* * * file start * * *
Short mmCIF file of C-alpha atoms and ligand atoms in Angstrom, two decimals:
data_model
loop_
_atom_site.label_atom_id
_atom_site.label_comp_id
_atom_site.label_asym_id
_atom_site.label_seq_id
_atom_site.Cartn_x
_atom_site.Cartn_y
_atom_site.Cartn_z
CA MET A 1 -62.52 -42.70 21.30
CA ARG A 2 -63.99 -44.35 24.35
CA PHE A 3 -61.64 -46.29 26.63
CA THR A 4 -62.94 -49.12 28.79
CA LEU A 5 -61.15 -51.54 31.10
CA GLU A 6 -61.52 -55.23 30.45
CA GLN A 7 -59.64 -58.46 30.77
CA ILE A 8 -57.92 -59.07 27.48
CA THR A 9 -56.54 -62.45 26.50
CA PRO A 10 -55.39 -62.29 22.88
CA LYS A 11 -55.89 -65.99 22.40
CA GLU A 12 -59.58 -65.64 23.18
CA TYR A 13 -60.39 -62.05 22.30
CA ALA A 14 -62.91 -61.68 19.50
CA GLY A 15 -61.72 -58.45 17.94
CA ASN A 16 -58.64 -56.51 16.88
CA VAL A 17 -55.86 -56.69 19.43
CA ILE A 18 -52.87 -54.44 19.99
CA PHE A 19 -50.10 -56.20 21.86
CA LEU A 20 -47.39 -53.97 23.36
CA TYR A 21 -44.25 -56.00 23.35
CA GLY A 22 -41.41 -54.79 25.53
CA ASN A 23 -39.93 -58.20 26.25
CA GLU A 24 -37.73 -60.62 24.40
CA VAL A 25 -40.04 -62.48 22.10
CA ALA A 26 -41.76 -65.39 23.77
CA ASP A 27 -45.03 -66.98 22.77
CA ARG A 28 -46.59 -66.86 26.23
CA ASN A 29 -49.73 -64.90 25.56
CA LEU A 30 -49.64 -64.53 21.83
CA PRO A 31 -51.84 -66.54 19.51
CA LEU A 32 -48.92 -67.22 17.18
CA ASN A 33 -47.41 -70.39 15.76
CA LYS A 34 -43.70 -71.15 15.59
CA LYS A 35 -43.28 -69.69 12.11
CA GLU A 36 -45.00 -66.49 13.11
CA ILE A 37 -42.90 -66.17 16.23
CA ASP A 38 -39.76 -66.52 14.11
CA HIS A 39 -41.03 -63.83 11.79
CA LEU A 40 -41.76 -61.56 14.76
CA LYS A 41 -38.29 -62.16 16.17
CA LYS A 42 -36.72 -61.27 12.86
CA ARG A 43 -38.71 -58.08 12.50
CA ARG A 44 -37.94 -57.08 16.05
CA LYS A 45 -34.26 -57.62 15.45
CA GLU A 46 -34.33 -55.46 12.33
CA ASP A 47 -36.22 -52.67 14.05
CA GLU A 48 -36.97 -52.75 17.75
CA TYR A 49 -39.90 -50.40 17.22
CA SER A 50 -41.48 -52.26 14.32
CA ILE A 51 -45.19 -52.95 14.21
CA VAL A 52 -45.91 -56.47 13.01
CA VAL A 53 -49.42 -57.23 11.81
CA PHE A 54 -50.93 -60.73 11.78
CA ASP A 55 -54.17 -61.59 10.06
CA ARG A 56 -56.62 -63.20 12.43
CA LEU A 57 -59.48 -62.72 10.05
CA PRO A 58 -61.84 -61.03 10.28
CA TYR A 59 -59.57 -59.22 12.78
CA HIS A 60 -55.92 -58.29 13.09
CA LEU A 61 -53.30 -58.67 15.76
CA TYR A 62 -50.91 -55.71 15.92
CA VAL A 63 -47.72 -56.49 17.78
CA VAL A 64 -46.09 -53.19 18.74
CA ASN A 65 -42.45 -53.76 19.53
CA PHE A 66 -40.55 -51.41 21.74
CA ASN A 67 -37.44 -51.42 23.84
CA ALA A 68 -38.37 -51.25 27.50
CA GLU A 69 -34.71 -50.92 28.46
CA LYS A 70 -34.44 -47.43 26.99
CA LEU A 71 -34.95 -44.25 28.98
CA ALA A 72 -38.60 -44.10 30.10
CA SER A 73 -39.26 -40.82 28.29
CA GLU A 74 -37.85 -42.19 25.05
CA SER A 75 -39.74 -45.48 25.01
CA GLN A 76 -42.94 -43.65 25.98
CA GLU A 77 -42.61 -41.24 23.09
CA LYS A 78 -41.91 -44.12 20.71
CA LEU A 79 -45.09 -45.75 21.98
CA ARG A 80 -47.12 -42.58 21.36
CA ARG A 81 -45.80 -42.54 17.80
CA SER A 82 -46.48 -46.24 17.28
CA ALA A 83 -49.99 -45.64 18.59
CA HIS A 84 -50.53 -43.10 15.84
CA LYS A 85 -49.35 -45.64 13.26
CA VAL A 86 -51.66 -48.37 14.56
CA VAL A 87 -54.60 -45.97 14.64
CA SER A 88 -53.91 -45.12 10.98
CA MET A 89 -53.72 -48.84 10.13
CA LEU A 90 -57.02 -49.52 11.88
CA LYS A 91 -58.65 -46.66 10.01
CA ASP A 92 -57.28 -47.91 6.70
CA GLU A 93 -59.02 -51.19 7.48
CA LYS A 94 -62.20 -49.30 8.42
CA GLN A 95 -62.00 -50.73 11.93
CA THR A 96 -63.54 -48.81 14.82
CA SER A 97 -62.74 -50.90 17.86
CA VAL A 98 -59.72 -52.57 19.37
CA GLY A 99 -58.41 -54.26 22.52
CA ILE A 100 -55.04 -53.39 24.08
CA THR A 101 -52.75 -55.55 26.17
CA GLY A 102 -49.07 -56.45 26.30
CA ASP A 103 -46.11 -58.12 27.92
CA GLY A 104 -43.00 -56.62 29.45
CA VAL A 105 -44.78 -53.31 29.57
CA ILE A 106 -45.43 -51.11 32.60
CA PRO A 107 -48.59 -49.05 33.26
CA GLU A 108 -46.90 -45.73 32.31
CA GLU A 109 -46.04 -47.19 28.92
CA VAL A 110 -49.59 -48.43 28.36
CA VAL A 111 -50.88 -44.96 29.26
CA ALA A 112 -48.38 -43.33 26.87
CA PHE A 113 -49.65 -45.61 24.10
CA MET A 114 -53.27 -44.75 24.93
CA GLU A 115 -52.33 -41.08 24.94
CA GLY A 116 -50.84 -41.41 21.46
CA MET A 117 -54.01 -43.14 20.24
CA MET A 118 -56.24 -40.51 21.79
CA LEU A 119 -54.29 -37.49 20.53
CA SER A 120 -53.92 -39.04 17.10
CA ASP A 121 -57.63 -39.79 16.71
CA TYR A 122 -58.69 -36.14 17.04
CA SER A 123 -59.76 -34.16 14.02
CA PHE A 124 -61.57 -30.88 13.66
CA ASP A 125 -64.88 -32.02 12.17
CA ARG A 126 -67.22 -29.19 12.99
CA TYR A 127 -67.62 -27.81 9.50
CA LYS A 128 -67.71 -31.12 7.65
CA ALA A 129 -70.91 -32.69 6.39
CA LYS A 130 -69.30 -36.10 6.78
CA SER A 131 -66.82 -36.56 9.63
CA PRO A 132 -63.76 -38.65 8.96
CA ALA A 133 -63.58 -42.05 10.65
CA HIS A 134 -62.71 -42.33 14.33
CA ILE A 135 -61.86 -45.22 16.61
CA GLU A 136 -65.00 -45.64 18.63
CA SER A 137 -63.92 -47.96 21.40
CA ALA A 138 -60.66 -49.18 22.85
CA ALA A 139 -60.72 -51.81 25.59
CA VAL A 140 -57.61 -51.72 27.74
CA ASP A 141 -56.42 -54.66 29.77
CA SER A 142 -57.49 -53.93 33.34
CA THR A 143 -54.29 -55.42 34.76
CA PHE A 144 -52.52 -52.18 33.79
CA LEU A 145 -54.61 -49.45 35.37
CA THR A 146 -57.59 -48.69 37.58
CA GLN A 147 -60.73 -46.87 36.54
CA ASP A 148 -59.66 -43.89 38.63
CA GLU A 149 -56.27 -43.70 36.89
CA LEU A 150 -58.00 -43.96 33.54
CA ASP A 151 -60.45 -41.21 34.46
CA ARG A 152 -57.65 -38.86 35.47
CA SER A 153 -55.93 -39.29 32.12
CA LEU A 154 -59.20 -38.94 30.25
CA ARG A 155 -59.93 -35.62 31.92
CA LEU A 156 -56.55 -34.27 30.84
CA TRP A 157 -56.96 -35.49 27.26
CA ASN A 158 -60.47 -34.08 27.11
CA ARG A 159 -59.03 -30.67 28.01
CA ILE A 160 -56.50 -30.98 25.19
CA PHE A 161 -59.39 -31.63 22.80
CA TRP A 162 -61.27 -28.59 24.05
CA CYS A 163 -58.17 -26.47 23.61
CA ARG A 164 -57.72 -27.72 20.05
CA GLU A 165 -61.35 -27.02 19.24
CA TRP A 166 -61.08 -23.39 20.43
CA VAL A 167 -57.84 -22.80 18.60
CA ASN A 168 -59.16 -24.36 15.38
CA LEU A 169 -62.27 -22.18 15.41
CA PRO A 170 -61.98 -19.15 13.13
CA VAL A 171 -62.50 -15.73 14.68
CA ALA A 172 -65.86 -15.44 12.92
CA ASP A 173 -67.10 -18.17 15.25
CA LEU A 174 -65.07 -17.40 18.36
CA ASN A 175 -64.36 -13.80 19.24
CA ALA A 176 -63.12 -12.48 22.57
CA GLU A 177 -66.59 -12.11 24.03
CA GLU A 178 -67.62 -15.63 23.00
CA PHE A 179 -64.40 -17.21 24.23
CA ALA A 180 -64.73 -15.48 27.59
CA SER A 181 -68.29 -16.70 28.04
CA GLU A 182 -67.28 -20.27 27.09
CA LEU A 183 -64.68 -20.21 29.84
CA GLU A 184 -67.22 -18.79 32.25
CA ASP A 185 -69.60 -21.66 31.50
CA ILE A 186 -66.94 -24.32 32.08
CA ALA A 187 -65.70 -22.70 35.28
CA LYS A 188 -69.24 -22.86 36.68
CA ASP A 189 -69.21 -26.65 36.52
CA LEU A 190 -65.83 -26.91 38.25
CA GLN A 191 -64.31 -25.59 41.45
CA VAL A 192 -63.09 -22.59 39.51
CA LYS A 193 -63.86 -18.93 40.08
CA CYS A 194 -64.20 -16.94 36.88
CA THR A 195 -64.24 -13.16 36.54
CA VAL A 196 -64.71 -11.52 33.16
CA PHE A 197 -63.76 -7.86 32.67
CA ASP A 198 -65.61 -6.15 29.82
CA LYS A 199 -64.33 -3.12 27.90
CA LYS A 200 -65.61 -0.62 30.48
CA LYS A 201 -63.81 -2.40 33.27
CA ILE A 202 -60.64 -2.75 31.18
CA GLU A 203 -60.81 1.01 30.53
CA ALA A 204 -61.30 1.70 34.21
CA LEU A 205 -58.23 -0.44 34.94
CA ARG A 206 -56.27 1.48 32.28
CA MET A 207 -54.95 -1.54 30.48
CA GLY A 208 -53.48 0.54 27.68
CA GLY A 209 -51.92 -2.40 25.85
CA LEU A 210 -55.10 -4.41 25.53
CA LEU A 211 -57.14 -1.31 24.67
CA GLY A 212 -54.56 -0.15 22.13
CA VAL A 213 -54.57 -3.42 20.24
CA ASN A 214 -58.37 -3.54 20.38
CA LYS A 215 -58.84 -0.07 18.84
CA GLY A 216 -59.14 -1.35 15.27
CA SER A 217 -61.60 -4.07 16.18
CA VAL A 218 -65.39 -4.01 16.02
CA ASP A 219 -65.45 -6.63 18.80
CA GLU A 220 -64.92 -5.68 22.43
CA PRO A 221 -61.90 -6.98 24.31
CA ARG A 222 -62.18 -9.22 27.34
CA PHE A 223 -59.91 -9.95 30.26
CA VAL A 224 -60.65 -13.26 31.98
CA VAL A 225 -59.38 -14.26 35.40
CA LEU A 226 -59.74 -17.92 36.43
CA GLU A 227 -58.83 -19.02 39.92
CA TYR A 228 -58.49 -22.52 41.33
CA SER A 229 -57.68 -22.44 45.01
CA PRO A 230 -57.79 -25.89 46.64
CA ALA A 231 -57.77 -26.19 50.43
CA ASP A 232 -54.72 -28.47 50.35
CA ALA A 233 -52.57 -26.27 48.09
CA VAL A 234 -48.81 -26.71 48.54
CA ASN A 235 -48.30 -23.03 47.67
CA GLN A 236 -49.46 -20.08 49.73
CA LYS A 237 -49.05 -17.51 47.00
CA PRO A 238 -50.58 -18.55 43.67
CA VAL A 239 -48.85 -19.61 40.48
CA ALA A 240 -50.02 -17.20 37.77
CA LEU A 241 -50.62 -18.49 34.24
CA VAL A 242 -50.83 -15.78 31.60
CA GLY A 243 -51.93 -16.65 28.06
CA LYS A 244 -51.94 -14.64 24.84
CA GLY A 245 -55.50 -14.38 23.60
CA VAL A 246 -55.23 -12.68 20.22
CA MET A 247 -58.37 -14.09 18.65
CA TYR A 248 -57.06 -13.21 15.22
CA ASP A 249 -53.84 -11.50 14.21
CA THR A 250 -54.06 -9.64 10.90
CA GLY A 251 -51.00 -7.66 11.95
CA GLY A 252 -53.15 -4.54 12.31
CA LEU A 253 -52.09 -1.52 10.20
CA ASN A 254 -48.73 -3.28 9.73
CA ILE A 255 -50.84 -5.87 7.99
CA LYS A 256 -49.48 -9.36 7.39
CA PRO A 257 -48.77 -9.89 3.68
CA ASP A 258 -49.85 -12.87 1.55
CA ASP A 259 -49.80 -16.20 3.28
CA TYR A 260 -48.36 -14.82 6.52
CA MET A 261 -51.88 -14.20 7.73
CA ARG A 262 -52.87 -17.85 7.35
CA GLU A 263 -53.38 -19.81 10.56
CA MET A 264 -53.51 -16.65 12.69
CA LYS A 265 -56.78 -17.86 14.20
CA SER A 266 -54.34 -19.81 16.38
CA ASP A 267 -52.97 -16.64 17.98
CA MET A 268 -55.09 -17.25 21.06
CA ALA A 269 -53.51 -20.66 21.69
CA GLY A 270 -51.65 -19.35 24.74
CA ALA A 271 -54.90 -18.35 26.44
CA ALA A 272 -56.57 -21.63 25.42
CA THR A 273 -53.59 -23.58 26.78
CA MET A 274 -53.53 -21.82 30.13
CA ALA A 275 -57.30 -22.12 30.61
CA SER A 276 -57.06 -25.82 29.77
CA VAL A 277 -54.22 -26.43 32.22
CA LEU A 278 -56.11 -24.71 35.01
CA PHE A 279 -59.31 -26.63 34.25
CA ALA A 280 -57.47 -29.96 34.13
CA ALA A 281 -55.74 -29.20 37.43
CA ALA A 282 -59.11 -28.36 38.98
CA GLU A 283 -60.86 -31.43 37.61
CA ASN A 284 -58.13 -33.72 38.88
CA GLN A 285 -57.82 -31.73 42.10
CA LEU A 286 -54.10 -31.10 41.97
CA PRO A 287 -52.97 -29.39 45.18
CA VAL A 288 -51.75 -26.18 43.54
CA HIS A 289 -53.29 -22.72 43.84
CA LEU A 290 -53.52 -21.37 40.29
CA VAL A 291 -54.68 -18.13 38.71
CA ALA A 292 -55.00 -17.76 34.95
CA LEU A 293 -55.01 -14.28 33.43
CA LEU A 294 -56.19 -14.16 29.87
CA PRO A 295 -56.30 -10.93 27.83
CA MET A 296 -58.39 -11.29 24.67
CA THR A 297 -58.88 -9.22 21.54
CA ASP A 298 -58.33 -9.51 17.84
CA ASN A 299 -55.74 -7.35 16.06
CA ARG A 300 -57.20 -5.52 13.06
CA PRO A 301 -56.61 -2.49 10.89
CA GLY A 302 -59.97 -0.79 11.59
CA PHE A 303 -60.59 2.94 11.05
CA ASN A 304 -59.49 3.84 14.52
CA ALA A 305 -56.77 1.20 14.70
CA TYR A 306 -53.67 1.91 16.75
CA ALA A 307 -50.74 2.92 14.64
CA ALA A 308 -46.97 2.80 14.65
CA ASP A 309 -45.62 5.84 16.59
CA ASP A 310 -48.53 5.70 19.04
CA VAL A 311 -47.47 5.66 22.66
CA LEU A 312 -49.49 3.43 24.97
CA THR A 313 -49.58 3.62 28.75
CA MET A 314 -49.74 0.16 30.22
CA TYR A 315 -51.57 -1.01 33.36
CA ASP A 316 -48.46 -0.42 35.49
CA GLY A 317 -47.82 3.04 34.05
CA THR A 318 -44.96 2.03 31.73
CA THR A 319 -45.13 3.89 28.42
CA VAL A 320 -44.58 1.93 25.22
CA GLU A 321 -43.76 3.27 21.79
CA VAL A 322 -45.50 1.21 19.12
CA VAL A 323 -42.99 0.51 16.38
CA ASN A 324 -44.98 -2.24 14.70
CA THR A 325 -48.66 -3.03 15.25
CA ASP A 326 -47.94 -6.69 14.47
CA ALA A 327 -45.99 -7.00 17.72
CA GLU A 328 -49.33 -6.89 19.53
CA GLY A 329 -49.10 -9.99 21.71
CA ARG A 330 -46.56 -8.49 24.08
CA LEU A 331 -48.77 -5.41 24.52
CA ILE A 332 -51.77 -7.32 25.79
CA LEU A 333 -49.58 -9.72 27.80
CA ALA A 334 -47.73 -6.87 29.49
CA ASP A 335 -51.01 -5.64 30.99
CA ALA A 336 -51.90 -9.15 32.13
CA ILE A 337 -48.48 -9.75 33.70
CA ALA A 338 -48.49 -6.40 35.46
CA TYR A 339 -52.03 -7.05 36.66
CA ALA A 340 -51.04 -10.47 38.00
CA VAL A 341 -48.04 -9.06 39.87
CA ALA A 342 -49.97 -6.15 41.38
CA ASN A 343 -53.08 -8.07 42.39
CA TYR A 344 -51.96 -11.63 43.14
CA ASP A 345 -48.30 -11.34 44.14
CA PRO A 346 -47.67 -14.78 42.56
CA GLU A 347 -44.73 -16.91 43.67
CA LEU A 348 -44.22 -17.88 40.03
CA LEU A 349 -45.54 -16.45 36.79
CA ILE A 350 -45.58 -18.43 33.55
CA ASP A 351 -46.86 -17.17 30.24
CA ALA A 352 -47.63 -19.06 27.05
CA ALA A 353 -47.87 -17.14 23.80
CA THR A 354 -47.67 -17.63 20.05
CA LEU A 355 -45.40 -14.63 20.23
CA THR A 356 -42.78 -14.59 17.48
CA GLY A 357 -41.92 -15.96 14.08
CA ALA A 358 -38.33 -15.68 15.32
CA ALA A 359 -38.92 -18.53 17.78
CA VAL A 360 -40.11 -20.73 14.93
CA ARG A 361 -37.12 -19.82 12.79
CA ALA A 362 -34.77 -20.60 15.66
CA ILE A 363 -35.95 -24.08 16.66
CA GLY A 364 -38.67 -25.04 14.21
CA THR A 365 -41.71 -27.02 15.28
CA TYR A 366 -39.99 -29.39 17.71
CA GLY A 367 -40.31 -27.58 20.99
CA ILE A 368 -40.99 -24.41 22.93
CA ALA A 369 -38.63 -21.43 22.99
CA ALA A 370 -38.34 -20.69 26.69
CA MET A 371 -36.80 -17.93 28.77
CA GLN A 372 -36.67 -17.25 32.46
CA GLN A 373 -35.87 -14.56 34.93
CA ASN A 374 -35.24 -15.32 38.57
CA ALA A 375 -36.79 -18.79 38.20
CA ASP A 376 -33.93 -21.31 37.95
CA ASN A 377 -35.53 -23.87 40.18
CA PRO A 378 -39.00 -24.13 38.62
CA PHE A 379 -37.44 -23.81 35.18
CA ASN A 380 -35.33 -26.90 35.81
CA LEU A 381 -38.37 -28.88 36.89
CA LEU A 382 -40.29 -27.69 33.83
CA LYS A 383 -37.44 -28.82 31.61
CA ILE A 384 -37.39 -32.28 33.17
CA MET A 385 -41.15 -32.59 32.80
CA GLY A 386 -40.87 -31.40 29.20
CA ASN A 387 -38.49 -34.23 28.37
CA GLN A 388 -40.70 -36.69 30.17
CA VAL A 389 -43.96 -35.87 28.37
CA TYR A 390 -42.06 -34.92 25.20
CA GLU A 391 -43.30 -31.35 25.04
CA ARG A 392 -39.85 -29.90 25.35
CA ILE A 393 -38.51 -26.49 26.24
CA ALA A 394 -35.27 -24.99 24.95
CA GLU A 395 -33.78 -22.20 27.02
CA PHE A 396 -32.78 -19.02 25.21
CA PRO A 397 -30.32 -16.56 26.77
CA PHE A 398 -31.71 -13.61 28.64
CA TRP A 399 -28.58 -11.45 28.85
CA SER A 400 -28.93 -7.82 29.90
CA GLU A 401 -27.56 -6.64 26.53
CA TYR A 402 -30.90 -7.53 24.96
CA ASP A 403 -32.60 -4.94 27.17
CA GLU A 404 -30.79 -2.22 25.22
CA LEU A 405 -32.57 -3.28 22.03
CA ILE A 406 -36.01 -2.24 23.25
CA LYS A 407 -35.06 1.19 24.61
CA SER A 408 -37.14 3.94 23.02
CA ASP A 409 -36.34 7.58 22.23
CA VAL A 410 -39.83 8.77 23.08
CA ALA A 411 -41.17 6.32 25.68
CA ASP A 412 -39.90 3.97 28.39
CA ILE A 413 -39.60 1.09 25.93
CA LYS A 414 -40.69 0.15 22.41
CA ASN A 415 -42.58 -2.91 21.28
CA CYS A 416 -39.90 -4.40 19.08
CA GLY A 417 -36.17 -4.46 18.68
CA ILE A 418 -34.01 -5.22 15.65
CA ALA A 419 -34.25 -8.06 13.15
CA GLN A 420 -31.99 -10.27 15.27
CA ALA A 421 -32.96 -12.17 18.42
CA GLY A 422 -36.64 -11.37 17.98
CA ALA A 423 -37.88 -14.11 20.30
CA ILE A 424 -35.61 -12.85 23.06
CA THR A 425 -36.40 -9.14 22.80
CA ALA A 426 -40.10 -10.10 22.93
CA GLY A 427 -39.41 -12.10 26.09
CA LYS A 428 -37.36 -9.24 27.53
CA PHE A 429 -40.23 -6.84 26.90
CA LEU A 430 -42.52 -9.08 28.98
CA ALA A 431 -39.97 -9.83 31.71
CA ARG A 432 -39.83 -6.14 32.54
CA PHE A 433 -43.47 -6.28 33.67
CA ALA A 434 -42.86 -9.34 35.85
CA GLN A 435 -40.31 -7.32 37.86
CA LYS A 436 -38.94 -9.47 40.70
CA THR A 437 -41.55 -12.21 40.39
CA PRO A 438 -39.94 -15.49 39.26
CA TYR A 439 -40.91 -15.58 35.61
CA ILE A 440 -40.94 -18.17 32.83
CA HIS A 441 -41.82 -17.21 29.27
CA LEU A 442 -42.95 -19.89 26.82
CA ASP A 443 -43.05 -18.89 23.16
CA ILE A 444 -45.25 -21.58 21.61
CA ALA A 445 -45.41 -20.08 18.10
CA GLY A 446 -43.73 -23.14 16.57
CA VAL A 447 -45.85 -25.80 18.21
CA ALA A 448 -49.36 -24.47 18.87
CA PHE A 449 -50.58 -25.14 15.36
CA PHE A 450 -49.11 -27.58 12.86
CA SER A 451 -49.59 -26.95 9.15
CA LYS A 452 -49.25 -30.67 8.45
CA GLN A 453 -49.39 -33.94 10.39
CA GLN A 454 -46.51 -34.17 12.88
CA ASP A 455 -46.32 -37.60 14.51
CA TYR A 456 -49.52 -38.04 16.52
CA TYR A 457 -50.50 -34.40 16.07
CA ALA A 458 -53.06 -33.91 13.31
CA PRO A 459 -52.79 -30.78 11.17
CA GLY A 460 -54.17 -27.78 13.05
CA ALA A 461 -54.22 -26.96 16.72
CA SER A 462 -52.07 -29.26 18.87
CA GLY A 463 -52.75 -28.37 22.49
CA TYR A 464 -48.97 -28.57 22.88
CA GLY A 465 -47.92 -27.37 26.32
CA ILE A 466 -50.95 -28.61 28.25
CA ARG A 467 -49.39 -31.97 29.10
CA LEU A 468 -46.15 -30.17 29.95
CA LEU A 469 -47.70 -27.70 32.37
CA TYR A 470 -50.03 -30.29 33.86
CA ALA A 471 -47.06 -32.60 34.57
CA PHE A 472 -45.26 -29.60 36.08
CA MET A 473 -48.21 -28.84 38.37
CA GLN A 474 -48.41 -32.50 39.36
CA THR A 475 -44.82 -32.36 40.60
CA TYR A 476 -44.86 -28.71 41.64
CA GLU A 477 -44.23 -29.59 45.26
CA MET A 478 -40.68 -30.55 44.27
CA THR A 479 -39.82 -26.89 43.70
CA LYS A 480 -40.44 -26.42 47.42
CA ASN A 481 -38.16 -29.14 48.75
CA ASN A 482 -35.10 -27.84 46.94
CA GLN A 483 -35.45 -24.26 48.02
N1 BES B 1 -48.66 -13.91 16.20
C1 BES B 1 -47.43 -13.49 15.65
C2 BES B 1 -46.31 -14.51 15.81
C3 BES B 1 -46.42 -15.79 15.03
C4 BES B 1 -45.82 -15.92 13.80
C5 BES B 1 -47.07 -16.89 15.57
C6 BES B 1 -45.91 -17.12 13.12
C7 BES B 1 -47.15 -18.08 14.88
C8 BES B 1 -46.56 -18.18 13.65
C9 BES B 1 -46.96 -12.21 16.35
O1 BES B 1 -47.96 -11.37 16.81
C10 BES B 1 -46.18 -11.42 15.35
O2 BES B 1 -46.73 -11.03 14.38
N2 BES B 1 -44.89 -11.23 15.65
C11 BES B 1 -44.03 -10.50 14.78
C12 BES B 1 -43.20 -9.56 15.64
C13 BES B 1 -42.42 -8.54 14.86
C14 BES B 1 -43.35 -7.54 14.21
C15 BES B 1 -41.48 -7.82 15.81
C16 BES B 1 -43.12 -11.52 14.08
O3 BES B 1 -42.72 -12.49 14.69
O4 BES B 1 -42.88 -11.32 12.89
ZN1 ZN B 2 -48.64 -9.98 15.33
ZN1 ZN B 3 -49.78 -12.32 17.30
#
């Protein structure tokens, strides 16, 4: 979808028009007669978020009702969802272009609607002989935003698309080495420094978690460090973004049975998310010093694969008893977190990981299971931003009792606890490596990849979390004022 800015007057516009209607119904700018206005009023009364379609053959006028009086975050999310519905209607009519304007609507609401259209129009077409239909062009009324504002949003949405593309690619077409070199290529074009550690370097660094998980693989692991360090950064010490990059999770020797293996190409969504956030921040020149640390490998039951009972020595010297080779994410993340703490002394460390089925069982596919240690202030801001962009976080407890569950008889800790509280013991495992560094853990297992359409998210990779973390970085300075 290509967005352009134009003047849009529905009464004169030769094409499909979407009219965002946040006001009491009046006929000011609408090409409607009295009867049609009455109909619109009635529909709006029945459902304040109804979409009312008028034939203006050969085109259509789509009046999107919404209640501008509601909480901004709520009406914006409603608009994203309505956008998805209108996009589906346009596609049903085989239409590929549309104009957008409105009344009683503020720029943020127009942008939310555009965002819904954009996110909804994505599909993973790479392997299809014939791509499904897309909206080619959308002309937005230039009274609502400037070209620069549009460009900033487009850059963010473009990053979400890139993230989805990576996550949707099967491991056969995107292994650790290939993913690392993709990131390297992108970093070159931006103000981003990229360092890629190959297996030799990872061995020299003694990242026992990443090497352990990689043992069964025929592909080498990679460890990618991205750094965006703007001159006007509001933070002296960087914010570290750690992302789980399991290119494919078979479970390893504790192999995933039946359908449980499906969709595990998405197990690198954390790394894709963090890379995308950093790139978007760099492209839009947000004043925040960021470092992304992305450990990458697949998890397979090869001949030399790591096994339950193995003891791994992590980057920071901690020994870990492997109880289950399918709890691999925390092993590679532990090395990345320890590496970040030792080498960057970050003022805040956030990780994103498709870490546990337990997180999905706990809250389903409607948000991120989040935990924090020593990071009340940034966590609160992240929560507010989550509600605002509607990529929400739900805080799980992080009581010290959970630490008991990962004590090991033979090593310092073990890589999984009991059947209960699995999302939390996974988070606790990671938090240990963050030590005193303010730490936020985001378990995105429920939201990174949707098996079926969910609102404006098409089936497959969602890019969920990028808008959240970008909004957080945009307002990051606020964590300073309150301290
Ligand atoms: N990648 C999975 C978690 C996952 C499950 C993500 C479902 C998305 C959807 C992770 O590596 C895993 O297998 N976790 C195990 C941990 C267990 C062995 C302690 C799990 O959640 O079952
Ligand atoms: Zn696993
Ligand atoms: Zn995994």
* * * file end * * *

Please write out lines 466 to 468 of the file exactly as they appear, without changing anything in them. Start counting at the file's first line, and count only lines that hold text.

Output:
CA TYR A 456 -49.52 -38.04 16.52
CA TYR A 457 -50.50 -34.40 16.07
CA ALA A 458 -53.06 -33.91 13.31